Why Valeant Pharmaceuticals' Rebound Fizzled

For a few weeks in January, Valeant Pharmaceuticals' (NYSE: VRX) stock outperformed the S&P 500 index. The run didn't last long, though. Here's why Valeant's rebound quickly fizzled.

Anatomy of a letdown

The first phase of Valeant's failed rebound started with the stock's collapse. And did it ever collapse. Valeant has lost over 94% of its market cap since August 2015.

For a rebound to occur, there had to be signs of hope. Valeant provided some reason for investors to hope at the beginning of 2017. On Jan. 9, the company announced that it was selling Dendreon to Sanpower Group for nearly $820 million. The next day, Valeant revealed an even bigger deal to sell its CeraVe, AcneFree, and AMBI skincare brands to L'Oreal for $1.3 billion.

Image source: Getty Images.

These transactions pleased investors. Valeant's management team had promised to sell off non-core assets to reduce debt. The sales of Dendreon and the skincare brands fit perfectly with that goal. Even better, Valeant received good prices in both deals.

The company originally paid $495 million for Dendreon in February 2015. Making a 65% return in roughly two years sounds pretty nice. Valeant sold the skincare brands to L'Oreal for more than 20 times annual earnings for the products. That's not a bad deal at all for Valeant.

Thanks to these two asset sales, Valeant's stock spiked more than 6% in one day. Those gains quickly evaporated, though. Why? I suspect that reality set in for investors. Yes, Valeant had raised nearly $1.8 billion in cash. However, that number seems small compared to the company's debt of more than $30 billion.The sale of Dendreon and the skincare brands underscored just how far Valeant has to go.

What it will take for a real comeback

Investors will need to see two things from Valeant for the stock to mount a real comeback. First, the debt must be reduced significantly. Second, the company's earnings must grow.

Valeant CEO Joe Papa thinks the company can reduce its debt by $5 billion over the next year or so. Selling off Dendreon and some of its skincare brands was a start on achieving this goal. More asset sales are on the way.

Papa has stated in the past that he doesn't want to sell any core assets. That would mean everything other than the company'sBausch + Lomb eye care, dermatology, and consumer products businesses could be on the block. He also uses geography to differentiate core assets from non-core assets. This could mean that commercialization rights to products outside of the North American market could be sold to generate cash.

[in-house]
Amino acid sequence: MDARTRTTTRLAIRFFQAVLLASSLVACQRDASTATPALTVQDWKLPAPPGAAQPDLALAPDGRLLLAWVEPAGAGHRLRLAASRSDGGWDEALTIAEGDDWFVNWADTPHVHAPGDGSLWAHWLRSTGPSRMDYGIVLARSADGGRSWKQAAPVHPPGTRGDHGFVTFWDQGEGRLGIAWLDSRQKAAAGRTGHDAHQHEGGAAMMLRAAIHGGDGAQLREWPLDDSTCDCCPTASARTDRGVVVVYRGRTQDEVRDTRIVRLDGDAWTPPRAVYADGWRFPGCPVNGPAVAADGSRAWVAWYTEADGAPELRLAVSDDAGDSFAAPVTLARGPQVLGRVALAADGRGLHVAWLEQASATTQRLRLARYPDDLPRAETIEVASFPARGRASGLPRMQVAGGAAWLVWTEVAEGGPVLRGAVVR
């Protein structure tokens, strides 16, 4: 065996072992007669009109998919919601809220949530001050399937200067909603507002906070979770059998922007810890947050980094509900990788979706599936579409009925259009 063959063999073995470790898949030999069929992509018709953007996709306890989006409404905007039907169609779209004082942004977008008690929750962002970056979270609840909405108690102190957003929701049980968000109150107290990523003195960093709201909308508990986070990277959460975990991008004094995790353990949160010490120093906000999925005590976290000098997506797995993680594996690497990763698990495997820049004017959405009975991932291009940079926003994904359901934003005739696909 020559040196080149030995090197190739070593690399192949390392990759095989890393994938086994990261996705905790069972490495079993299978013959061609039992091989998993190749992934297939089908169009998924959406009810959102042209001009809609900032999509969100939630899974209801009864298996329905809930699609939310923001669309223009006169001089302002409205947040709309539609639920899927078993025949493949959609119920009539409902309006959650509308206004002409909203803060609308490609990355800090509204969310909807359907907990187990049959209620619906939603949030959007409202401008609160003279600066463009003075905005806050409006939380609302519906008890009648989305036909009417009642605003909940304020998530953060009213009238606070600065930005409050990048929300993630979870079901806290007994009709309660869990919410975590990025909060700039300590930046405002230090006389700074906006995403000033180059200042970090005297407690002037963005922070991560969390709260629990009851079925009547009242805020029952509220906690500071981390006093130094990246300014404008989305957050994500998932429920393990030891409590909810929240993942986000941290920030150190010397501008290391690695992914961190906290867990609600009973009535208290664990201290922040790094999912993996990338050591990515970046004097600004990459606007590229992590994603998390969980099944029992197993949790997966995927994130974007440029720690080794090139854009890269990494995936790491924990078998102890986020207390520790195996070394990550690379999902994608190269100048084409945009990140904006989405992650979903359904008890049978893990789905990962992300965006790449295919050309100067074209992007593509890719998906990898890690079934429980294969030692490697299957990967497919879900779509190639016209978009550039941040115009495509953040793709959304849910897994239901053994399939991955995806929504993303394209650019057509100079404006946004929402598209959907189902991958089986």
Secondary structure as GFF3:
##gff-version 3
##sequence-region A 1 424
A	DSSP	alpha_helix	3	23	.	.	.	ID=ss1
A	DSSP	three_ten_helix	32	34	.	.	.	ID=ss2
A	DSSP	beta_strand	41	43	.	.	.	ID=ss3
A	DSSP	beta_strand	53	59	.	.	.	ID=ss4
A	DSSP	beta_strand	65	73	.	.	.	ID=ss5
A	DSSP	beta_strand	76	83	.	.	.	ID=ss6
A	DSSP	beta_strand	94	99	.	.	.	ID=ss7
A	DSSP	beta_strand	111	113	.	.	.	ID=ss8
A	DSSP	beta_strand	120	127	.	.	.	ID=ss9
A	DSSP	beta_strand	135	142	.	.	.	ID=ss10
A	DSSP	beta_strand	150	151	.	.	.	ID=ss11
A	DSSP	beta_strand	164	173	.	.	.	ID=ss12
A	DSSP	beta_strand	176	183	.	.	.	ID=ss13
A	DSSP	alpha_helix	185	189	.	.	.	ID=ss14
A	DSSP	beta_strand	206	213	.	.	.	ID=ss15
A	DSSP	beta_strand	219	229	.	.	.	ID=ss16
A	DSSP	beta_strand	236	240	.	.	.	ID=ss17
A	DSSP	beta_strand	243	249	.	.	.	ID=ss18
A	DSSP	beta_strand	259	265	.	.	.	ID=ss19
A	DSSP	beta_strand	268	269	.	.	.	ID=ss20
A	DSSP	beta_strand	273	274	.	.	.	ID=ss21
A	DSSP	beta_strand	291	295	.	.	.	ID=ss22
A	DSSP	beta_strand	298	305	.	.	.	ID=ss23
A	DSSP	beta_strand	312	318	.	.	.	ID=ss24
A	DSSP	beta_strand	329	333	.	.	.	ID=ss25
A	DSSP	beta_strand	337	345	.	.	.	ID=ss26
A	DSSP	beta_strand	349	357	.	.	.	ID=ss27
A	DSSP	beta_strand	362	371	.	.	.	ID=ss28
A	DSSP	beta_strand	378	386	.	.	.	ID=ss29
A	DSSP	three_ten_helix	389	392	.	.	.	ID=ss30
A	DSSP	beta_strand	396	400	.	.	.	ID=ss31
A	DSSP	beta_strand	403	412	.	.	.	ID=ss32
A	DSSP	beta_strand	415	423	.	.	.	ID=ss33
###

My view is that lowering the debt by $5 billion is only a start. Valeant must have a solid plan for sustained debt reduction. That's where earnings growth comes into the picture.Selling off assets seems easy in comparison to increasing earnings. Valeant faces challenges on multiple fronts, from lower average selling prices to generic competition.

Two products are especially critical for Valeant's success in improving earnings. The first is Xifaxan, which is approved for treatingirritable bowel syndrome with diarrhea (IBS-D) and travelers' diarrhea. Xifaxan was the crown jewel in Valeant's 2015 acquisition of Salix Pharmaceuticals.

The second key product for Valeant's fortunes is experimental psoriasis drug brodalumab. A decision by the U.S. Food and Drug Administration (FDA) for approval of the drug is expected by Feb. 16.

If Xifaxan reaches its potential and brodalumab wins approval, Valeant could be on track to grow earnings. And if the company's bottom line begins to improve, it will have more money to pay down debt. That's the recipe for a sustained comeback for Valeant's stock.

Looking ahead

Valeant is taking the right steps, in my view. The asset sales announced in January were a good start. I expect Valeant will sell off its Sprout Pharmaceuticals and Amoun Pharmaceuticalbusinesses by the end of 2017 and likely additional products as well. If I'm right, these deals could raise cash of at least $2 billion and probably significantly more than that.

I'm not as optimistic about brodalumab's prospects as CEO Joe Papa is. If it's approved, the drug will probably come with a warning about suicide ideation. That could be enough to scare off some physicians from prescribing it.

Can Valeant's stock rebound in a big way in 2017? It's possible. But until the company proves that it can significantly lower its debt and produce earnings growth, any rebound is at risk for fizzling -- just like the one in January.

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Keith Speights has no position in any stocks mentioned. The Motley Fool owns shares of and recommends Valeant Pharmaceuticals. The Motley Fool has a disclosure policy.